and Other Cooking Equipment
by Mike Thorson
© 1992, Michael E. Thorson
All Rights Reserved
Excerpts from John D. Billings Hardtack & Coffee and Col. Wilbur F. Hinman's Si Klegg and His Pard
"...Then other wagons came with a supply of camp-equipment--axes,
shovels, camp-kettles and other articles necessary to a company outfit. The word
"necessary" is here used because all these things were so considered
at that time ( 1861 ). The camp-kettle, as indicated by its name, was a good and
useful article of furniture when the troops were lying in camp, but did not
figure largely in the long, active campaigns of the later years of the war. It
was chiefly used for making coffee and bean soup, and for laundry purposes.
They rapidly fell victims to the casualties of active service. Wagons ran over them, and the boys, in their mirthful moods, kicked them about the camp. On the whole, the camp-kettles had a hard time of it. During the last year of the war thousands of the soldiers did not so much as see one for months together. When the army was in settled camp, company cooks generally prepared the rations. These cooks were men selected from the company, who had a taste or an ambition for the business. If there were none such, turns were taken at it; but this did not often happen, as the office excused men from all other duty.
When company cooks prepared the food, the soldiers, at the bugle signal, formed single file at the cook-house door, in winter, or the cook's open fire, in summer, where, with a long-handled dipper, he filled each man's tin with coffee from the mess kettles, and dispensed to him such other food as was given out at that meal. For various reasons, some of which I have previously hinted at, the coffee made by these cooks was of a very inferior quality and unpleasantness to taste at times. It was not to be compared in excellence with what the men made for themselves. (Most soldiers boiled their coffee using a) pint or quart preserve can, its improvised wire bail held on the end of a stick.
Salt pork was the principal meat ration. Company cooks boiled it. There was little else they could do with it, but it was an extremely useful ration to the men when served out raw. They almost never boiled it, much of it was used for frying purposes. On the march it was broiled and eaten with hard bread, while much of it was eaten raw, sandwiched between hardtack. ( To broil meat, a soldier) impaled (the meat) on a ramrod or forked stick; it was then salted and peppered and broiled in the flames; or it may have been thrown in the coals. To fry it ( beef and pork) necessitated the taking along of a frying-pan with which not many of the men cared to burden themselves. There was another fry-pan which distanced (the frying pan) both in respect of lightness and space. (The men could be seen by scores frying the food in their tin plate, held in the jaws of a split stick, or fully as often an old canteen was unsoldered and its concave sides mustered into active duty as fry pans.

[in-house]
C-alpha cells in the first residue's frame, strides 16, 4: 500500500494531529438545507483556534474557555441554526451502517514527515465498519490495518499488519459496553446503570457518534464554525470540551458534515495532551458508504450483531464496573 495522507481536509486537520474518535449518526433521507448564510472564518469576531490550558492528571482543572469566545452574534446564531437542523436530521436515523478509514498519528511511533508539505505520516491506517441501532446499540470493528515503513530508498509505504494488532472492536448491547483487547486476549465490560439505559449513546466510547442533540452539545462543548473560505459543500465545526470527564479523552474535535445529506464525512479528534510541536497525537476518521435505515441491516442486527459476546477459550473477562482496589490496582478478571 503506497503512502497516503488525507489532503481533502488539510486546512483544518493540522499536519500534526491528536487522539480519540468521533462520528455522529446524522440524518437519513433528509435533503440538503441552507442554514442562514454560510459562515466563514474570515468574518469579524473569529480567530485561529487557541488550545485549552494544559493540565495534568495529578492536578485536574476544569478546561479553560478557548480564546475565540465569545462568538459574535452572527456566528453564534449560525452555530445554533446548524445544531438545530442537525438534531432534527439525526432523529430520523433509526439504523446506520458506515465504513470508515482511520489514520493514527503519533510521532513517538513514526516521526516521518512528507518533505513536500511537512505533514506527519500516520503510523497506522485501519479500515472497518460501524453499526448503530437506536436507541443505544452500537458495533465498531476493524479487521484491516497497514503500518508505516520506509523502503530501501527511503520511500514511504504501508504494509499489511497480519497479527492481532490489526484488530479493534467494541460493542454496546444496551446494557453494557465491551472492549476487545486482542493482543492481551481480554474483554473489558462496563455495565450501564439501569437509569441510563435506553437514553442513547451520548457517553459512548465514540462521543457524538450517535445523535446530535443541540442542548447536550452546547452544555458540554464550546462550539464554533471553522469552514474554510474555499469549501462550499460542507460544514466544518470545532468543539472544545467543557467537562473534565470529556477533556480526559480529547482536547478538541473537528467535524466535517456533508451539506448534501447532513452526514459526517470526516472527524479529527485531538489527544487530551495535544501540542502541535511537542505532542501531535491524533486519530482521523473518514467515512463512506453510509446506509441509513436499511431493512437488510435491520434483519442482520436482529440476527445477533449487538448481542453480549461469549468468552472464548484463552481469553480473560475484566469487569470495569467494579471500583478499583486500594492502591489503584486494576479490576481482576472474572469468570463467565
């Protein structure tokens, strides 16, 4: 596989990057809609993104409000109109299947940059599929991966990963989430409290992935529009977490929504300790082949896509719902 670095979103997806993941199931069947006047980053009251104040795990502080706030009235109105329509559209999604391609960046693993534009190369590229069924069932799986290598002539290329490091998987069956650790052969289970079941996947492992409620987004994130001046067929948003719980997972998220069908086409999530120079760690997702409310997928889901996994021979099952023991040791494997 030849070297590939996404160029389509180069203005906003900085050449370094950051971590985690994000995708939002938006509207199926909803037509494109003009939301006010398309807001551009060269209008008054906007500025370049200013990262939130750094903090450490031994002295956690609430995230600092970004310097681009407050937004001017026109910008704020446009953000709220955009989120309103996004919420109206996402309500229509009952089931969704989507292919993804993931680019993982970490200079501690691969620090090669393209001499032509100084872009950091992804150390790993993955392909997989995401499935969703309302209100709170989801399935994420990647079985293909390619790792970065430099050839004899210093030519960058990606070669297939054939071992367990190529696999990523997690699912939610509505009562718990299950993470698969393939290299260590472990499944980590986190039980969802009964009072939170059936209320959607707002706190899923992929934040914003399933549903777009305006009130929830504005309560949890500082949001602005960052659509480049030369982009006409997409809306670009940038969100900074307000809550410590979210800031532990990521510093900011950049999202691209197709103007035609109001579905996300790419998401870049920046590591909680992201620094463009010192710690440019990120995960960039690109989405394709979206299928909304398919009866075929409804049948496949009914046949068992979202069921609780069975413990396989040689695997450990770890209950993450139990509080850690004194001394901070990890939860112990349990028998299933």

(If the fresh meat ration) fell into the hands of the company cooks, it was fated to be boiled twenty-four times out of twenty-five. When the meat ration was served out raw to the men, to prepare after their own taste, although the variety of its cooking may not perhaps have been much greater, yet it gave more general satisfaction. The growls most commonly heard were that the cooks kept the largest or choices portions for themselves, or else that they sent them to the company officers, who were not entitled to them. Sometimes there was foundation for these complaints. Broiling was, I think, the favorite style (of cooking a meat ration) with the oldest campaigners. It certainly was more healthful and palatable cooked in this wise, and was the most convenient in active service, for any of the men could prepare it thus at short notice."
The following is a passage from Corporal Si Klegg and his Pard written
by Lt. Colonel Wilbur F. Hinman who served with the 65th Ohio Veteran Volunteer
A peculiarity of the canteen was that its usefulness did not end when it was no longer fit to serve in its legitimate sphere. When a lot of them became battered and leaky, and the company commander wanted to drop them from his monthly return of government property for which he was responsible, he would have them duly condemned by a board of officers appointed to hold a solemn inquest upon them. These regulation forms having been complied with, the old canteens were eagerly sought after by the soldiers, who were now at liberty to make such use of them as their ingenuity might suggest.